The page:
Hypothermia and Frostbite: Prevention, Recognition, and Treatment

Hypother­mia occurs when your body runs out of ener­gy to keep your body warm. When exposed to frigid tem­per­a­tures, your body starts rat­tling like an old engine strug­gling up a hill, in response to the extra work need­ed to pump blood to the brain. Climb that hill too long, and your body will no longer be able to sup­ply the ener­gy need­ed to keep warm, result­ing in a break down on the side of the road.

Frost­bite is a cold injury to your body tis­sue. It typ­i­cal­ly man­i­fests in extrem­i­ties such as fin­gers, toes, and your nose as the tem­per­a­ture of your tis­sue drops and caus­es restrict­ed bloodflow. 

There is noth­ing fun­ny about hypother­mia or frost­bite, and it does­n’t take much expo­sure to cold tem­per­a­tures for your body to show signs.

Here’s a win­ter walk-through for the pre­ven­tion, recog­ni­tion, and treat­ment of both hypother­mia and frostbite:

Pre­ven­tion
As is usu­al­ly the case, good pre­ven­tion means good plan­ning. Know before you go what tem­per­a­tures you are deal­ing with, and what clothes you need to pack and wear. See the gear guide below for a basic under­stand­ing of a lay­er­ing sys­tem, and fol­low the rest of these tips:

  • Dress in Lay­ers: let your clothes do the work of keep­ing you warm.
  • Stay Dry: pack back­up clothes for emer­gency sit­u­a­tions in the back­coun­try. Don’t get caught in freez­ing weath­er with wet clothes.
  • Pro­tect from the Ele­ments: water-proof and wind-proof are always good signs in snowy conditions.
  • Eat High Ener­gy Snacks and Drink Water: give your body the fuel that it needs.
  • Move Around: keep the blood cir­cu­lat­ing and keep your­self warm.

Recog­ni­tion
Frost­bite can occur to any skin left exposed to cold con­di­tions, or any skin not ade­quate­ly cov­ered in frigid con­di­tions. Most often it’s the hands, feet, and nose and serve as sign to find shel­ter asap. Red­ness, pain, numb­ness, and a gray­ish-yel­low skin tone are all signs of frost­bite, and can lead to the more seri­ous symp­toms of hypothermia:

  • Shiv­er­ing: Mild to begin with, con­vul­sive to end with it.
  • Slurred Speech
  • Loss of Coor­di­na­tion, espe­cial­ly in hands
  • Con­fu­sion or Drowsiness
  • Irri­ta­ble Behavior

And, accord­ing to the CDC, there are groups of peo­ple that are more sus­cep­ti­ble to frost­bite and hypother­mia. So if you fall into one of their four cat­e­gories, make sure to bun­dle up:

  • Elder­ly Peo­ple with Inad­e­quate food, cloth­ing, heating
  • Babies in Cold Rooms
  • Peo­ple who Remain Out­doors for Long Peri­ods of Time: Home­less & Hikers
  • Peo­ple who Drink or Use Illic­it Drugs

Treat­ment
For both frost­bite and hypother­mia, seek med­ical atten­tion from a pro­fes­sion­al imme­di­ate­ly. After med­ical atten­tion has been called or con­tact­ed, fol­low these guide­lines for treat­ing frostbite:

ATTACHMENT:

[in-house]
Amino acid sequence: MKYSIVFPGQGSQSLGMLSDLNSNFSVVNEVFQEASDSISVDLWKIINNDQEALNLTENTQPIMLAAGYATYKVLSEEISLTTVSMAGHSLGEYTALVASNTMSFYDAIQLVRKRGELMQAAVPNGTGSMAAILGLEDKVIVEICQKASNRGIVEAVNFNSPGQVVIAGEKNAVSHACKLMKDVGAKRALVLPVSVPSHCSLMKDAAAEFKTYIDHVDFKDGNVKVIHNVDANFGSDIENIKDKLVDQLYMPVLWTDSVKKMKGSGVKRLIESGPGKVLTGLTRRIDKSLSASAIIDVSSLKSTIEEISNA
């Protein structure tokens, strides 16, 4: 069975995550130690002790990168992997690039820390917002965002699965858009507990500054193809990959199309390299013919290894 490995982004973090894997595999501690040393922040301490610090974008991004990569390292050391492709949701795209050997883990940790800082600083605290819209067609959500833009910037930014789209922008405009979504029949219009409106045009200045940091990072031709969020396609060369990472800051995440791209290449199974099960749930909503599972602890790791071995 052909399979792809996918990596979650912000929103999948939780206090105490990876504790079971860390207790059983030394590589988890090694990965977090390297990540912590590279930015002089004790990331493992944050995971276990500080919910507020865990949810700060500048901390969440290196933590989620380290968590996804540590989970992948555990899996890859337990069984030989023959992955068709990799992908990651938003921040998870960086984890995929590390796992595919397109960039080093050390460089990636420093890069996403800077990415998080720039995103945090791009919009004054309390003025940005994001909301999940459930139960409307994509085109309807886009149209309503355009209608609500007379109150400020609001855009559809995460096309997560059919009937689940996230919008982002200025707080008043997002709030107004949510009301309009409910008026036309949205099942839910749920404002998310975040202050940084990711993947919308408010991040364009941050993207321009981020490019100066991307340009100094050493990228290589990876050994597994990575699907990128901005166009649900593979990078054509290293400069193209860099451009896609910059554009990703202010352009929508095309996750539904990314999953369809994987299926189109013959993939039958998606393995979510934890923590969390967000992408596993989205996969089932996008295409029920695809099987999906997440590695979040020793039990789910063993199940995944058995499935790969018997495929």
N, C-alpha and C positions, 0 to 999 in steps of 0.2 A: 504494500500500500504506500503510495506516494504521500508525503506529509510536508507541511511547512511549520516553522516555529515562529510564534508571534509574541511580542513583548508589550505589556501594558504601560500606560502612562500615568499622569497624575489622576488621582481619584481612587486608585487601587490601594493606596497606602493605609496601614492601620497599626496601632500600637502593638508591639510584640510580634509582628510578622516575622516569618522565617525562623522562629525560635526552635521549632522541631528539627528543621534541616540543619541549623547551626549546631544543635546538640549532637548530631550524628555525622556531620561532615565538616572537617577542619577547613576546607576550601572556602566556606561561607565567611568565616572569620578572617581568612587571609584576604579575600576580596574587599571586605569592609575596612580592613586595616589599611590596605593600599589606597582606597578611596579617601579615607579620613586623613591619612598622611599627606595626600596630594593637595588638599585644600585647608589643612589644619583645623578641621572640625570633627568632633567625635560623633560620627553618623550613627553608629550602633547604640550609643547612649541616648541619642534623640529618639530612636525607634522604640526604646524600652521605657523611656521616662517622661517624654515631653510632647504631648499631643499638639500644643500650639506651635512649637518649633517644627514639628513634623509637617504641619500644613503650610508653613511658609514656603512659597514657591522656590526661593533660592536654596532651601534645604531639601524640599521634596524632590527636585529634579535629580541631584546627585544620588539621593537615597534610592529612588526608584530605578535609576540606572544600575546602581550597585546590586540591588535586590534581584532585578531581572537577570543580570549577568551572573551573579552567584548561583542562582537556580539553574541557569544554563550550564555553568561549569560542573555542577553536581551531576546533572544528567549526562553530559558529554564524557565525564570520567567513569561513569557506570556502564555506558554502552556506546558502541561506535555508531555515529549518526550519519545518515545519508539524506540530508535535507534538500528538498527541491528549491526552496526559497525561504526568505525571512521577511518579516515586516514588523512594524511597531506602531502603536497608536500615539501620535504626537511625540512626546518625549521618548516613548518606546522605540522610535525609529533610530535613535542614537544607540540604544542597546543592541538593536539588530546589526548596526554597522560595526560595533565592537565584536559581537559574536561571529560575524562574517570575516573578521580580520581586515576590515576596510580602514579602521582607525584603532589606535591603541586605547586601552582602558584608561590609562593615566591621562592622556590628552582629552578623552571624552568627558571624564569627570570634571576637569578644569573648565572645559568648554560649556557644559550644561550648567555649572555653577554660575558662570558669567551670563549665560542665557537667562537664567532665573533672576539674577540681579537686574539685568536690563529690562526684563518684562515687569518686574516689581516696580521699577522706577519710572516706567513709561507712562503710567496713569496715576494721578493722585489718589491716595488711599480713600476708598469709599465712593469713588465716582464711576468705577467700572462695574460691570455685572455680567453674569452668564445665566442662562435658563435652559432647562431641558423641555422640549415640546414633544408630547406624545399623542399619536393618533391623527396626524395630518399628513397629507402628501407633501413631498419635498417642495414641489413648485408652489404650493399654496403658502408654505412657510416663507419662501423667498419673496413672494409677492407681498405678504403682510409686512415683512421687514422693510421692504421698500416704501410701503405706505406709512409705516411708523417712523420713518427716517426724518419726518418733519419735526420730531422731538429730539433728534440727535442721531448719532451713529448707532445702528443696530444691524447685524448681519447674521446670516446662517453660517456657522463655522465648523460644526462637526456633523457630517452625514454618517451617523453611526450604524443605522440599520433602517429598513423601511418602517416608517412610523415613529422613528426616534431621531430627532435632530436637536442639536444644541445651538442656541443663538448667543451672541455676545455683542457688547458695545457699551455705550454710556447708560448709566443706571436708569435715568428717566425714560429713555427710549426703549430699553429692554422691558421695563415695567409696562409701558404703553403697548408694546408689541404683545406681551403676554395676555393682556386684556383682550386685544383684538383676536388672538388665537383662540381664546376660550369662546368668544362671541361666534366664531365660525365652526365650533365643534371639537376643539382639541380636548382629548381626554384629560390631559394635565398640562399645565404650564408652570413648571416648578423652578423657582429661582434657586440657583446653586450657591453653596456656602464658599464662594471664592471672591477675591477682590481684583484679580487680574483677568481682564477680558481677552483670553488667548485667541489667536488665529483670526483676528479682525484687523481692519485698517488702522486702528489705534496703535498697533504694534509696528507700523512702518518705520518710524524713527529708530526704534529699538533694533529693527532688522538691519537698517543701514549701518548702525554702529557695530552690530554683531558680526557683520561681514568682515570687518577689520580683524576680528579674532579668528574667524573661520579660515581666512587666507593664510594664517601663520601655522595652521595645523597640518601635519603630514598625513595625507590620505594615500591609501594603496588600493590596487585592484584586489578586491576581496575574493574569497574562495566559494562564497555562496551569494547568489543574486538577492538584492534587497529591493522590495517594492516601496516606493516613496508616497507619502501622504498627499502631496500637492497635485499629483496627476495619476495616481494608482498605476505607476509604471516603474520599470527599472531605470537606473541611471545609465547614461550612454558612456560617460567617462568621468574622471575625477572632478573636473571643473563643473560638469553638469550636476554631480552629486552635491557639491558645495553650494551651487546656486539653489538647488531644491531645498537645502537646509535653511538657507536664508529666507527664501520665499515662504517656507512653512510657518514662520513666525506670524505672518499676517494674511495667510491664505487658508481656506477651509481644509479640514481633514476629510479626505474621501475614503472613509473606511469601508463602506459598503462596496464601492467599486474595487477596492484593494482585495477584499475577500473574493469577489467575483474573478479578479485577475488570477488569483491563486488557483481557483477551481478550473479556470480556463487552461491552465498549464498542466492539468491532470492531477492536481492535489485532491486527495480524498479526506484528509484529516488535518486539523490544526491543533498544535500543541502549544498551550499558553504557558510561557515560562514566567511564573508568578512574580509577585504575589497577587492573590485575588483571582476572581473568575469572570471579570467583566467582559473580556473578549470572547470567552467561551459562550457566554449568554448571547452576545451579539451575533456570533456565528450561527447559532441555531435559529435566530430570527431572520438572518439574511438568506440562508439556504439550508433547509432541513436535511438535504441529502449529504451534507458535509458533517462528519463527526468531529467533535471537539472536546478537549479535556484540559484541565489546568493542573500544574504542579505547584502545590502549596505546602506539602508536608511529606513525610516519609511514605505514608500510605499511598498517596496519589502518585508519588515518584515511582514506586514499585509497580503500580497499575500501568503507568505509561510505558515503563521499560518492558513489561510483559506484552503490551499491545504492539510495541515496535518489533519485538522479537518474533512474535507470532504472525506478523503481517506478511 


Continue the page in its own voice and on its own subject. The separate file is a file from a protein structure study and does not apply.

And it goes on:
• Get into a warm room or area
  • Avoid using frost­bit­ten toes or fin­gers due to poten­tial nerve damage.
  • Immerse effect­ed appendages in warm (not hot) water.
  • Or, warm through body heat found in your armpits, knee-pits, and crotch.
  • Do not rub or mas­sage the effect­ed area or use heat­ing pad or radi­a­tor to avoid poten­tial nerve damage.

And for Hypothermia:

  • Move vic­tim to shel­ter, gen­tly if unconscious.
  • Remove wet clothes and replace with warm.
  • If con­scious, sup­ply with warm (not hot) beverage.
  • If con­scious and able, get cir­cu­la­tion mov­ing with light exercise.
  • If uncon­scious, wrap in warm sleep­ing bag and insu­late the body.

Lay­er­ing Sys­tem for Cloth­ing
A good way to go while cruis­ing in cold weath­er is a lay­er­ing sys­tem. Start with base-lay­ers made of wool or syn­thet­ics that can take care of sweat and mois­ture, and top it off with a water-resis­tant and wind­proof heavy coat. Check out this basic lay­er­ing sys­tem for chilly win­ter days:

  • Syn­thet­ic or Wool Long Underwear
  • Thick Wool Socks with Option­al Sock Liner
  • Water­proof Boots with Insulation
  • Water Resis­tant Pants, or Insu­lat­ed Snow Pants Depend­ing on the Weather/Activity
  • Wool or Syn­thet­ic Long Sleeve Upper-Body Base Layer
  • 1,2,3, 4…Layers Con­sist­ing of Fleeces, Micro-Puffs, Sweaters, Long Sleeve Cot­ton Tees, Sweat­shirts, or Blous­es (depend­ing on how low the tem­per­a­ture is)
  • Syn­thet­ic, Water­proof, Wind­proof, & Insu­lat­ed Full-Zip Jack­et with Option­al Hood
  • Face Mask, Bal­a­cla­va, or Ban­dana for Windy Days or Frigid Temperatures.
  • Gloves, Mit­tens, and Glove Lin­ers – All Three if it’s Cold Enough.
  • Wool Hat and Some­thing to Cov­er Your Ears
  • Sun­glass­es or Gog­gles if the Con­di­tions are Bright

Sur­viv­ing Under Ice
And for the YouTube view­ers out there, a good video is float­ing around the web-o-sphere of Dr. Gor­don Gies­brecht, A.K.A. Dr. Ice, as he explains and demon­strates prop­er tech­nique for sur­viv­ing once you’ve bro­ken through thin ice. Check it out for yourself:

Resources and Addi­tion­al Infor­ma­tion
Appalachi­an Moun­tain Club: How to Rec­og­nize Hypother­mia
Cen­ter for Dis­ease Con­trol and Pre­ven­tion — Hypother­mia
Cen­ter for Dis­ease Con­trol and Pre­ven­tion — Frost­bite
Ore­gon Pub­lic Health — Frostbite